As we used to say back home about a tobacco crop, Joseph Kanon s The Accomplice is fair to middlin That is, it s good Just not that good I keep waiting for him to drop another The Good German This one is about Nazi hunting in 1962, that is post Eichmann, post Hannah Arendt The plot is fairly simple on the surface, but Kanon has enough joy and juice to make it than interesting From Germany to South America, from the CIA to the Mossad and with a love story that teeters on passion, the novel engages and wraps us up in a comfy what s next Along the way we have some astute comments upon human nature such as The Jews who built that thought they were German But the Germans didn t think so The work just needed a bit soul. Every time I review a book by Joseph Kanon I say the same thing he s done it again That is not to say the story is the same, but THE ACCOMPLICE is Kanon s usual historical fiction thriller with characters in situations I m sure they can t get out of but always do Presentation is always smart dialog, no long paragraphs describing scenery as in so many other novels This book is, as Kanon s books always are, excellent.Aaron Wiley feels obligated to find Otto Schramn, a doctor who performed medical experiments on Jews during World War II It is now the 1960s, and Aaron s uncle Max Weill, who has been tracking and turning in Nazis since his imprisonment at Auschwitz, has spotted Schramm in Germany but dies soon after.So Aaron deduces that Schramm has left for Buenos Aires and follows him there With assistance from a German newspaper reporter, an Israeli agent, a CIA station chief, and even Schramm s daughter, Aaron hunts for Schramm, a monster turned crazy man. Joseph Kanon s The Accomplice stirs up a hell of a historical hornet s nest It begins with a conversation between a Nazi hunting uncle and his CIA nephew The uncle, a survivor, believes that he is close to the end of his life The man he s been hunting ever since the end of the war, Otto Schramm, is believed to be dead but Max Weill is not so sure Aaron, the nephew, is reluctant to take on his uncle s mission After all, in 1962, the Nuremberg Trials are long over Some convicted Nazis have already completed their sentences In spite of Max s tenacity, its a random siting of Schramm in Hamburg of all places that breaks through Aaron s resistance Read the rest of my review at A Bookish Type I received a free copy of this book from the publisher via NetGalley, for review consideration. I received a free publisher s advance reviewing copy.If you re interested in this book, you probably know the story of Josef Mengele, the infamous doctor who sorted new arrivals at Auschwitz and subjected many to horrific tortures Mengele escaped to South America and was never captured, eventually dying in a swimming accident Unsatisfying, right What Kanon seems to be doing here is using the fictional Otto Schramm as a Mengele stand in, but this time his death is a fake and our protagonist, Aaron Wiley born Weill , is going to track him down and bring him to some sort of justice.Aaron works for the CIA, but he s a junior agent He goes after Schramm unofficially, as an obligation to his Uncle Max, who was forced to work for Schramm at Auschwitz, where Max s young son was gassed The action of the book takes place in Buenos Aires, where Aaron tracks down Schramm and some of his Nazi friends Aaron also becomes involved with Hanna, Schramm s daughter, at first as a way of getting to Schramm, but maybe there is something there.This book reminded me a little bit of Marathon Man, the 1976 movie adapted by William Goldman from his best selling book It s a similar setup, with a young Jewish man up against a despicable and ruthless war criminal And, like Marathon Man, this is an excellent, atmospheric thriller I always have high hopes for a Joseph Kanon novel, and he delivers here. When Max, an Auschwitz survivor turned Nazi hunter, sees one of his former tormentors, he enlists his nephew Aaron to catch him Otto Schramm, doctor and contemporary of Mengele, sent Max s son to the gas chambers and used Max to experiment on Jewish children But there s one problem the world thinks Otto died two years earlier in a car accident.To prove Otto is still alive, Aaron goes to Buenos Aires to trail Otto s alluring daughter Hannah Of course things get complicated between them, and when the CIA and Mossad get involved, it s a race to find Otto and extradite him to stand trial With Eichmann s recent arrest still on their minds, the German expats of Buenos Aires are justifiably nervous This is my first encounter with veteran author Kanon, and I appreciated his style of writing and his characters He s really good at writing conversational dialogue, which matters here where so much of the story is the characters exchanging ideas I especially liked how Aaron had to constantly think on is feet and improvise depending on who has the best lead on Otto or determining how to get him out of Argentina once he s accosted I respected Hannah s complexity how she dealt with her father s guilt The underlying theme of serving justice was a bit heavy handed, but it was relevant This novel was intriguing, sexy, fast paced, and thought provoking I received a copy of this book via the Vine program Well Worth Reading Joseph Kanon has a proven track record for writing finely paced Cold War espionage thrillers with a flair for atmospheric detail, intriguing characters and suspenseful plotting, and his latest book, The Accomplice, definitely adds to his success As stated in the book s description, The Accomplice s plot involves a Nazi war criminal who was supposed to be dead, the rogue CIA agent on his trail and the beautiful woman connected to them both Without having to resort to a book s hero being involved in non stop fights, shootings, and car chases, Kanon has crafted another intelligent thriller that relies on emotional precision and a mastery of tone to compel the reader to turn the pages at a brisk pace in order to try to figure out whom is deceiving whom and what happens next.I highly recommend The Accomplice to fans of intelligent espionage spy suspense novels that are reminiscent of books by other current and former masters of this genre, such as John LeCarre, Len Deighton, Graham Greene, Alan Furst and Olen Steinhauer The Accomplice Net Galley I won this book on the goodreads giveaway and this is my review I wanted to like this book than I did The premise was very intriguing But, I think, the main character, Aaron let me down He was never committed to being anything At first, he didn t want to help his uncle track the war criminal Then, as his uncle convinced him somewhat that it needed to be done, he half way helped After his uncle s death, he felt obligated, but his heart wasn t in it After meeting, Hannah, the daughter of the suspected war criminal, he let his feelings get in the way of any real decision He was back and forth so much as to who he wanted to be or not to be that I couldn t really believe him in any role He only reacted to happenings around him It was a bit lightweight for a book that, supposedly, was about the hunting of the men who perpetuated the atrocities of the Nazis I wanted and didn t get it Nothing felt realonly just enough to pretend to care Not even sure who was the Accomplice and who wasn t Though, I did think the ending was somewhat interesting. There are a handful of great spy writers John Le Carr for one, and Joseph Kanon is another It s the era of the Cold War when everyone relied on spies to ferret out the bad guys and this often involved digging up the whereabouts of Nazi criminals Max Weill will never forget Dr Otto Schramm who, like Mengele, carried out terrible experiments on prisoners at Auschwitz, was responsible for the deaths of his family, and escaped to South America after the war Dying himself, he passes the baton of the search for the Nazi on to Aaron Wiley of the CIA This is a taut, nerve wracking story of a hunt for justice If you like intelligent tension, you ll love this latest book from a consummate writer of spy thrillers.I met this book at Auntie s Bookstore in Spokane, WA Gripping And Authentic Kanon S Imagination Flourishes And The Narrative Propulsion Is Clear A Thoroughly Satisfying Piece Of Entertainment That Extends A Tentacle Into Some Serious Moral Reflection The New York Times Book Review The Master Of The Genre The Washington Post Joseph Kanon Returns With A Heart Pounding And Intelligent Espionage Novel About A Nazi War Criminal Who Was Supposed To Be Dead, The Rogue CIA Agent On His Trail, And The Beautiful Woman Connected To Them BothSeventeen Years After The Fall Of The Third Reich, Max Weill Has Never Forgotten The Atrocities He Saw As A Prisoner At Auschwitz Nor The Face Of Dr Otto Schramm, A Camp Doctor Who Worked With Mengele On Appalling Experiments And Who Sent Max S Family To The Gas Chambers As The War Came To A Close, Schramm Was One Of The Many High Ranking Former Nazi Officers Who Managed To Escape Germany For New Lives In South America, Where Leaders Like Argentina S Juan Per N Gave Them Safe Harbor And New Identities With His Life Nearing Its End, Max Asks His Nephew Aaron Wiley An American CIA Desk Analyst To Complete The Task Max Never Could To Track Down Otto In Argentina, Capture Him, And Bring Him Back To Germany To Stand Trial Unable To Deny Max, Aaron Travels To Buenos Aires And Discovers A City Where Nazis Thrive In Plain Sight, Mingling With Argentine High Society He Ingratiates Himself With Otto S Alluring But Wounded Daughter, Whom He S Convinced Is Hiding Her Father Enlisting The Help Of A German Newspaper Reporter, An Israeli Agent, And The Obliging CIA Station Chief In Buenos Aires, He Hunts For Otto A Complicated Monster, Unexpectedly Human But Still Capable Of Murder If Cornered Unable To Distinguish Allies From Enemies, Aaron Will Ultimately Have To Discover Not Only Otto, But The Boundaries Of His Own Personal Morality, How Far He Is Prepared To Go To Render Justice With His Remarkable Emotional Precision And Mastery Of Tone Kirkus Reviews, Starred Review , Joseph Kanon Crafts Another Compelling And Unputdownable Thriller That Will Keep You Breathlessly Turning The Pages Sharp dialogue and well developed characters make for a briskly paced read Kanin is in fine form and delivers a compelling story His stellar reputation in the spy thriller genre continues to be well deserved, Aaron, a desk analyst for The Company takes on his dying uncle s wish to bring a Nazi war criminal hiding in Argentina to justice, Jumping from Hamburg to Buenos Aires in the army 1960s, Kanon successfully recreates the time and places his characters inhabit Credible, moving and a delight to read,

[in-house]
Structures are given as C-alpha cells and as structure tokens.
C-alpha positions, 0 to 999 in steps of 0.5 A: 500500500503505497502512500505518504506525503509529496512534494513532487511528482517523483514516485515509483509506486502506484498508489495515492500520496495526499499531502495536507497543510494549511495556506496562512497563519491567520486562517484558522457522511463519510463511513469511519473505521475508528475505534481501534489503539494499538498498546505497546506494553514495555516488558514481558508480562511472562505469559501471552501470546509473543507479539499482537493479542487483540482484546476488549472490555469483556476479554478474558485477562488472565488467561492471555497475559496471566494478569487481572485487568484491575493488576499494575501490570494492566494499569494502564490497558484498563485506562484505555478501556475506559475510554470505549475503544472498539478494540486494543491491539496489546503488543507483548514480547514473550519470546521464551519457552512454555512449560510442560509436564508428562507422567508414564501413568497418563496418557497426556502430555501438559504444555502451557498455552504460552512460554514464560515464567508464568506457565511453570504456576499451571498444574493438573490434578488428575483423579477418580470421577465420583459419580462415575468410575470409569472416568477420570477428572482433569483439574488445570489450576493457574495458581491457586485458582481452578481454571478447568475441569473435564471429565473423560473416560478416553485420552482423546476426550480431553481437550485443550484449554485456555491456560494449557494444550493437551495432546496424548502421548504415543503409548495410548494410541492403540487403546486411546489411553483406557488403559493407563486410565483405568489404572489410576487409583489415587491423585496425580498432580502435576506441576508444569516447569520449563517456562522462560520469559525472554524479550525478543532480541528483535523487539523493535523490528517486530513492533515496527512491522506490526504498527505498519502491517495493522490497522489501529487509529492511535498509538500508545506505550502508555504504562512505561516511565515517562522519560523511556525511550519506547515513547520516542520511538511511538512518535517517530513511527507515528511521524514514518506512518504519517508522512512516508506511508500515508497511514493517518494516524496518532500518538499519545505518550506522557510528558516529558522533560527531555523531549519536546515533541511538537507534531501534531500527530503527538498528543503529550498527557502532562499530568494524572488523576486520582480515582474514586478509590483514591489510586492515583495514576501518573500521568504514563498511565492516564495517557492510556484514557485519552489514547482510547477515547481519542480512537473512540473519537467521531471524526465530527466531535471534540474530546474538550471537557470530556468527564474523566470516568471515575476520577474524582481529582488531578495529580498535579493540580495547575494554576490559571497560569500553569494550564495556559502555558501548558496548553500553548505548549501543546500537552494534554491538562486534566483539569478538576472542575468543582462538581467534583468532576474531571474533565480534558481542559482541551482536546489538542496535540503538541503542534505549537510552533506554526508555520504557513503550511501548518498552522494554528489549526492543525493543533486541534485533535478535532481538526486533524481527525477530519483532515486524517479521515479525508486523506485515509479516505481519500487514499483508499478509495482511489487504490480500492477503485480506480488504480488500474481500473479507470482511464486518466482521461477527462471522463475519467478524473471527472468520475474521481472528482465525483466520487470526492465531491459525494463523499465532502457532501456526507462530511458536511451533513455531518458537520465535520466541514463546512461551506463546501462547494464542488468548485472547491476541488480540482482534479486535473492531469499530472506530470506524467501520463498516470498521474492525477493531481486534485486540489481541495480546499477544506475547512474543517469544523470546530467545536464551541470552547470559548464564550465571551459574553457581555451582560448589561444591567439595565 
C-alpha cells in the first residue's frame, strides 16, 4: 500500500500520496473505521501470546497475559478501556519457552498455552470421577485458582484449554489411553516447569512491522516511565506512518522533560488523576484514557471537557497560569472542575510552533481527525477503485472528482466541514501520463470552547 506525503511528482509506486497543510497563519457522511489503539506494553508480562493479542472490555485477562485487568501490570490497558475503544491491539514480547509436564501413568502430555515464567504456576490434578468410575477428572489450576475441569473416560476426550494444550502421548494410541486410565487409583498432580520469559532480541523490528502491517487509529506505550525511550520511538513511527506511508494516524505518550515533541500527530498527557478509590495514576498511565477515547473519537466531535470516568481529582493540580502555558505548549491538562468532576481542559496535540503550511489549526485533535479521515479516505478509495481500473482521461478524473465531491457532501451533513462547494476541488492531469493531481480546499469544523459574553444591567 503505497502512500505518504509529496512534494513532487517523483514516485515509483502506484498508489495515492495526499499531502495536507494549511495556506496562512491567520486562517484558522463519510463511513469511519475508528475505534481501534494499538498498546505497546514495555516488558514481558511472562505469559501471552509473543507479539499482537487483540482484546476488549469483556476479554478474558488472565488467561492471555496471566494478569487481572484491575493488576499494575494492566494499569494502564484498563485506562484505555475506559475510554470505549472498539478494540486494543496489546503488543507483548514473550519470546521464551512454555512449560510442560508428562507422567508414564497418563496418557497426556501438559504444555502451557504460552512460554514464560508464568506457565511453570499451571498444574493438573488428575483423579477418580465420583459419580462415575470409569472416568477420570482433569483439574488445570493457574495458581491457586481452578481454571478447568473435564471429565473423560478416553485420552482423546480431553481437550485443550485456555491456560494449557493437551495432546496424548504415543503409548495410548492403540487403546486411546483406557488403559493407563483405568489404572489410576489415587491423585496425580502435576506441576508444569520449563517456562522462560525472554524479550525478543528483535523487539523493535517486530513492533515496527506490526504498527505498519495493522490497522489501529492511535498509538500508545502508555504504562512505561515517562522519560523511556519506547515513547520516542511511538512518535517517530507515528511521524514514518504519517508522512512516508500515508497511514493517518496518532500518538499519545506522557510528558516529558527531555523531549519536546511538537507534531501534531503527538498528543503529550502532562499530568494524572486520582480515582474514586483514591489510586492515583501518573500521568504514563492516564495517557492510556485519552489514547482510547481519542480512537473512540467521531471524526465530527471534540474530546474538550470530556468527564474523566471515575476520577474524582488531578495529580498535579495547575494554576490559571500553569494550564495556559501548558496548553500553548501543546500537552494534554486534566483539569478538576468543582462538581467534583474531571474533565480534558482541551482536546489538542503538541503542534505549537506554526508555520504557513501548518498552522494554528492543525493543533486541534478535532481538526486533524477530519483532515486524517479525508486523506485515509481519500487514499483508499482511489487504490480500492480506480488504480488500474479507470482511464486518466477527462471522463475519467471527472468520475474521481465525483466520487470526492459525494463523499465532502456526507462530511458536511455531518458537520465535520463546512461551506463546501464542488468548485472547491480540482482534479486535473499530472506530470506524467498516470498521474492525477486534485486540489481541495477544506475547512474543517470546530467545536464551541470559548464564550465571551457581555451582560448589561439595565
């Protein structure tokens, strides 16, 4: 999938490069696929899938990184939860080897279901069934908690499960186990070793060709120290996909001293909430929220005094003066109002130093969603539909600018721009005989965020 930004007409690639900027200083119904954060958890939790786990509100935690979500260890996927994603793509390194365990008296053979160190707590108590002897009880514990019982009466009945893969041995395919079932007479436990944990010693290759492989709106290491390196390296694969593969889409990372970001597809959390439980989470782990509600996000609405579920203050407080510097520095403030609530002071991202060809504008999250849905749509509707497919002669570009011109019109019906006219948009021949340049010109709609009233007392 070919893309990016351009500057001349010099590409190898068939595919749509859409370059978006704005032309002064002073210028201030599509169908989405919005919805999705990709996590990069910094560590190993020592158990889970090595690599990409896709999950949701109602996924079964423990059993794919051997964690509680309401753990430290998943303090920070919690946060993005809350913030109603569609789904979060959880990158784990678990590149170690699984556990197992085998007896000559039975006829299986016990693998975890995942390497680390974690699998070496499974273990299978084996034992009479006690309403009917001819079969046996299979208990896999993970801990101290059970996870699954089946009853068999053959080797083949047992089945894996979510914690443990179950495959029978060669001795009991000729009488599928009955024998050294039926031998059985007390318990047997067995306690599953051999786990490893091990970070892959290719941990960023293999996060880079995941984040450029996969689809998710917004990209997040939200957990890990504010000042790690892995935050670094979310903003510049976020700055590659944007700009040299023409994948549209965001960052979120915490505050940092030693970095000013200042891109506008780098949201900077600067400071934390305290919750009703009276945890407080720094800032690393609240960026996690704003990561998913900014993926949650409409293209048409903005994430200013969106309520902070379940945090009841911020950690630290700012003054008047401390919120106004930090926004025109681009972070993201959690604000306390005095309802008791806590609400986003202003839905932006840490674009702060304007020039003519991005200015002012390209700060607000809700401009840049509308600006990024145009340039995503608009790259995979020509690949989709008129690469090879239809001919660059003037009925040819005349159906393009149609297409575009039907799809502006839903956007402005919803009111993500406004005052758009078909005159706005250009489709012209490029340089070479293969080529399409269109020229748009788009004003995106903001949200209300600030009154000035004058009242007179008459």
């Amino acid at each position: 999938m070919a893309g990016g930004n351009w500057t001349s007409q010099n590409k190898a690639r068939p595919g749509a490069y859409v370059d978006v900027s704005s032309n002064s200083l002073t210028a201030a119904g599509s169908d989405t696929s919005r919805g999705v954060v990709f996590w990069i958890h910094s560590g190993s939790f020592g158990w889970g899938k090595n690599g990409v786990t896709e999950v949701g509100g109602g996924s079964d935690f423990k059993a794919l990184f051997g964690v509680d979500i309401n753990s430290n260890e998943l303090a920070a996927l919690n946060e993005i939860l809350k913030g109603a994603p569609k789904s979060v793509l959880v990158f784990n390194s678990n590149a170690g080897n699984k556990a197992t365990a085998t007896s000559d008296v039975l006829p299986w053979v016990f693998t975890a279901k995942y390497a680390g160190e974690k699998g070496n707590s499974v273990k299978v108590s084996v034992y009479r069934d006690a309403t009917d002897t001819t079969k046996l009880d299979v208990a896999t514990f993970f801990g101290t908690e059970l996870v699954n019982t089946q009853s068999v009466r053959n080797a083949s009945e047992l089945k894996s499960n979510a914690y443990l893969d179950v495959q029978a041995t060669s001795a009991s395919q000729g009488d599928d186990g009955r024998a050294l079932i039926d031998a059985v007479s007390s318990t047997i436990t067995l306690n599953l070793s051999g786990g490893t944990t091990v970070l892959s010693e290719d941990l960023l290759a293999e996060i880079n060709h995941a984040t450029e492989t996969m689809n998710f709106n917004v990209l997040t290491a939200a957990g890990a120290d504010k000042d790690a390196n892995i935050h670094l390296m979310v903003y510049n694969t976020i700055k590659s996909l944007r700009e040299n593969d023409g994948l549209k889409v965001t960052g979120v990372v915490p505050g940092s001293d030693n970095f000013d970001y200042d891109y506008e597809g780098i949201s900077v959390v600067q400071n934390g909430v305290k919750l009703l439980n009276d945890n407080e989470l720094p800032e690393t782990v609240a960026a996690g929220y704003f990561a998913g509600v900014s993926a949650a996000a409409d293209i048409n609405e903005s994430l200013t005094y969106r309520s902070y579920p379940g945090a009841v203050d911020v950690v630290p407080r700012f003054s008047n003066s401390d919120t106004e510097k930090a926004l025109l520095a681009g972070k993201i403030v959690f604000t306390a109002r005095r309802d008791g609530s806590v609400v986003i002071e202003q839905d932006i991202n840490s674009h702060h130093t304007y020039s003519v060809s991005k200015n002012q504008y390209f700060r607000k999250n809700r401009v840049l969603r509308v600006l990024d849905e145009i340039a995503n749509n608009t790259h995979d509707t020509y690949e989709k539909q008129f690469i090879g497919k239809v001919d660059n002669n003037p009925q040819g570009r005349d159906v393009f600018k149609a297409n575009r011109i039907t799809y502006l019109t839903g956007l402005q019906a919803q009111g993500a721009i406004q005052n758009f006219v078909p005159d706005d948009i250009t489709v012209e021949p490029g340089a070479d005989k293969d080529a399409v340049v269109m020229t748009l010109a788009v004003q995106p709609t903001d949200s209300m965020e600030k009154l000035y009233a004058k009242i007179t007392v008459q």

Is a well-known author, some of his books are a fascination for readers like in the The Accomplice book, this is one of the most wanted Joseph Kanon author readers around the world.
- 336 pages
- The Accomplice
- Joseph Kanon
- 15 October 2017 Joseph Kanon